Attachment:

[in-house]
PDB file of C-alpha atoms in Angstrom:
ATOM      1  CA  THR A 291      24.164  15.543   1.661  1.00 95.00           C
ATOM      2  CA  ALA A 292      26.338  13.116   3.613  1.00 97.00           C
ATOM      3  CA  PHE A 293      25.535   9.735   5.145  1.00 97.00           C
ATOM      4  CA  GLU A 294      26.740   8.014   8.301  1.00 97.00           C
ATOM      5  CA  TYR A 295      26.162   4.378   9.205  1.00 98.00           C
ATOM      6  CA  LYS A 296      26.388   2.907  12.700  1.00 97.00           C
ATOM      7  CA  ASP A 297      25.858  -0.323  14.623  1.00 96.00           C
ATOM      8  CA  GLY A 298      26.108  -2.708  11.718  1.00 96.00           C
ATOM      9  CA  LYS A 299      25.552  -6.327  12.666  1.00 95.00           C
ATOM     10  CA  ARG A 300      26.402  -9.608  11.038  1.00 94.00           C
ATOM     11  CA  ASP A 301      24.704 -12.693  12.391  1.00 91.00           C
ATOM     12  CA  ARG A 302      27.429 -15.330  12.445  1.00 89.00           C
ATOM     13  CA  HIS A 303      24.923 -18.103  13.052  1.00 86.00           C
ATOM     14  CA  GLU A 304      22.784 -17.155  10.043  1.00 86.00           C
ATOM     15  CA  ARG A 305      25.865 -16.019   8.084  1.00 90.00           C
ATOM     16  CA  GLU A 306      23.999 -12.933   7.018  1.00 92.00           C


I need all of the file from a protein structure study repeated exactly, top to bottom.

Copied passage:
[in-house]
PDB file of C-alpha atoms in Angstrom:
ATOM      1  CA  THR A 291      24.164  15.543   1.661  1.00 95.00           C
ATOM      2  CA  ALA A 292      26.338  13.116   3.613  1.00 97.00           C
ATOM      3  CA  PHE A 293      25.535   9.735   5.145  1.00 97.00           C
ATOM      4  CA  GLU A 294      26.740   8.014   8.301  1.00 97.00           C
ATOM      5  CA  TYR A 295      26.162   4.378   9.205  1.00 98.00           C
ATOM      6  CA  LYS A 296      26.388   2.907  12.700  1.00 97.00           C
ATOM      7  CA  ASP A 297      25.858  -0.323  14.623  1.00 96.00           C
ATOM      8  CA  GLY A 298      26.108  -2.708  11.718  1.00 96.00           C
ATOM      9  CA  LYS A 299      25.552  -6.327  12.666  1.00 95.00           C
ATOM     10  CA  ARG A 300      26.402  -9.608  11.038  1.00 94.00           C
ATOM     11  CA  ASP A 301      24.704 -12.693  12.391  1.00 91.00           C
ATOM     12  CA  ARG A 302      27.429 -15.330  12.445  1.00 89.00           C
ATOM     13  CA  HIS A 303      24.923 -18.103  13.052  1.00 86.00           C
ATOM     14  CA  GLU A 304      22.784 -17.155  10.043  1.00 86.00           C
ATOM     15  CA  ARG A 305      25.865 -16.019   8.084  1.00 90.00           C
ATOM     16  CA  GLU A 306      23.999 -12.933   7.018  1.00 92.00           C